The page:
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opinion that became stronger and stronger, as instances multiplied, and his experience increased.
Although the act respecting India supervisions passed by a considerable majority in Parliament, it excited great clamours among many of the proprietors. All parties, indeed, admitted that the Company was involved in pecuniary difficulties; yet many said they were only temporary; and that the restraint, imposed on them by the new act, was merely to promote ministerial purposes. The Ministry, however, proceeded to make many other regulations, as remedies to the alledged disorders of their finances. Burke joined his eloquence to the precision and legal knowledge of Dunning, and the commercial information of Johnstone, in vigorously opposing the principle of the regulations, and many of the details. One law empowered the Company to export their teas, duty free, wherever they could find a market. The avowed object of this resolution was to give relief to the India
Company: it was, besides, the intention of Ministry to increase the import revenue from America.
There was this great difference between Lord North and Burke, that Lord North could perceive one class of objects and interests separately, but seldom attended to their relation to other classes of objects and their interests, and the probable effect to the nation in general. Burke thoroughly comprehending the separate interests of different members of the state, grasped the whole in his mind, and considered measures immediately affecting one part, not only in their relation to that one part, but to all the parts and to the whole. Lord North considered the India Company and revenue only: Burke the interests of the whole empire. He perceived that the Americans would see the intention of the drawback on exported tea, would persist in their associations to resist its importation, although lowered in price ; because their objection was not to the price but to the principle. He foretold that this new resolution would bring the disputes to a crisis: and that Britain must either entirely abandon the duty or enforce taxation. From this alternative, he predicted that commercial and political evils would arise, which would altogether overbalance the partial advantage to the revenue and to Indian commerce. Partial and temporary'expedients are more adequate to the capacity of the majority of mankind, than great' and comprehensive counsels. Lord North's proposition was adopted.
The India Company sent out three ships. for Boston, laden with tea..
The Bostonians, on hearing of this cargo. and its destination, renewed the associations into which they, in common with other colonies, had entered. The populace tumultuously surrounded the houses of the consignees of the tea, to frighten them from acting. When the ships arrived, a meeting was held by the Bostonians and the inhabitants of the neighbouring towns, at which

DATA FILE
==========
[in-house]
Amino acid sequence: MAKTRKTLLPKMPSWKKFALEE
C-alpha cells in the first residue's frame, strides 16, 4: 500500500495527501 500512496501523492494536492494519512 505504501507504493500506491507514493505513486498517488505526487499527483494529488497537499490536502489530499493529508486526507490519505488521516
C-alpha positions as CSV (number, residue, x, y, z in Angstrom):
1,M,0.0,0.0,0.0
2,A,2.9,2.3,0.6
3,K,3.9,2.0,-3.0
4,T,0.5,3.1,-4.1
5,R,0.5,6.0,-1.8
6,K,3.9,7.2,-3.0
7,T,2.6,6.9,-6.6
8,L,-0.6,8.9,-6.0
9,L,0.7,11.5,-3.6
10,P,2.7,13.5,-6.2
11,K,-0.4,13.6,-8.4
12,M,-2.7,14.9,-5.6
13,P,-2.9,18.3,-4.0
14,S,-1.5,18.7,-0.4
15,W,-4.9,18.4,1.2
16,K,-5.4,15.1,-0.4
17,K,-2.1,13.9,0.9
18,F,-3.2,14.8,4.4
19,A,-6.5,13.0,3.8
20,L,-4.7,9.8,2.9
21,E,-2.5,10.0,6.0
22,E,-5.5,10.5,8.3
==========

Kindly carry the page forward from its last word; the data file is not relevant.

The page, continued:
it was determined that the ships, with their cargoes, should be sent back. Notice of this resolution was given to the Company's agents. Meanwhile, difficulties arose * about sending off ships. A clearance from the Custom-house could not be obtained; they could not pass a fort that commanded the mouth of the harbour, without the permission of the Governor, which he refused. On this the meeting was dissolved, and there was a general cry of a mob! a mob! A number of armed men, disguised as Indians, boarded the ships, and threw the cargoes into the sea.
When the news of this outrage was brought to England, it was communicated to Parliament by a message from the King. Two things were alledged by Ministers as necessary to be insisted on :-satisfaction to the India Company for the injury they had sustained, and to the honour of the British nation for the insult it had received. For
* See Stedman's History of the American War, vol. i. p. 87.
these purposes a bill was proposed, to shut up the port of Boston, except for stores for his Majesty's service, and the necessaries of life for the inhabitants, until peace and good order should be restored, and satisfaction made to the sufferers.
The bill, in its progress through the House of Commons, met with very able and ani. mated opposition, especially from Mr. Dempster, Governor Johnstone, Colonel Barré, and, most of all, from Burke...
His speech on this occasion, independent of its reasoning, in relation to the Bostonport bill, may be considered as a history of the disputes between England and the colonies previous to the irreconcileable quarrel. He contended that, if the punishment was for resistance, all the northern provinces were equally repugnant to the authority of Parliament: that if the punishment was merited on account of disaffection, all these provinces were equally disaffected: if the punishment was intended merely on account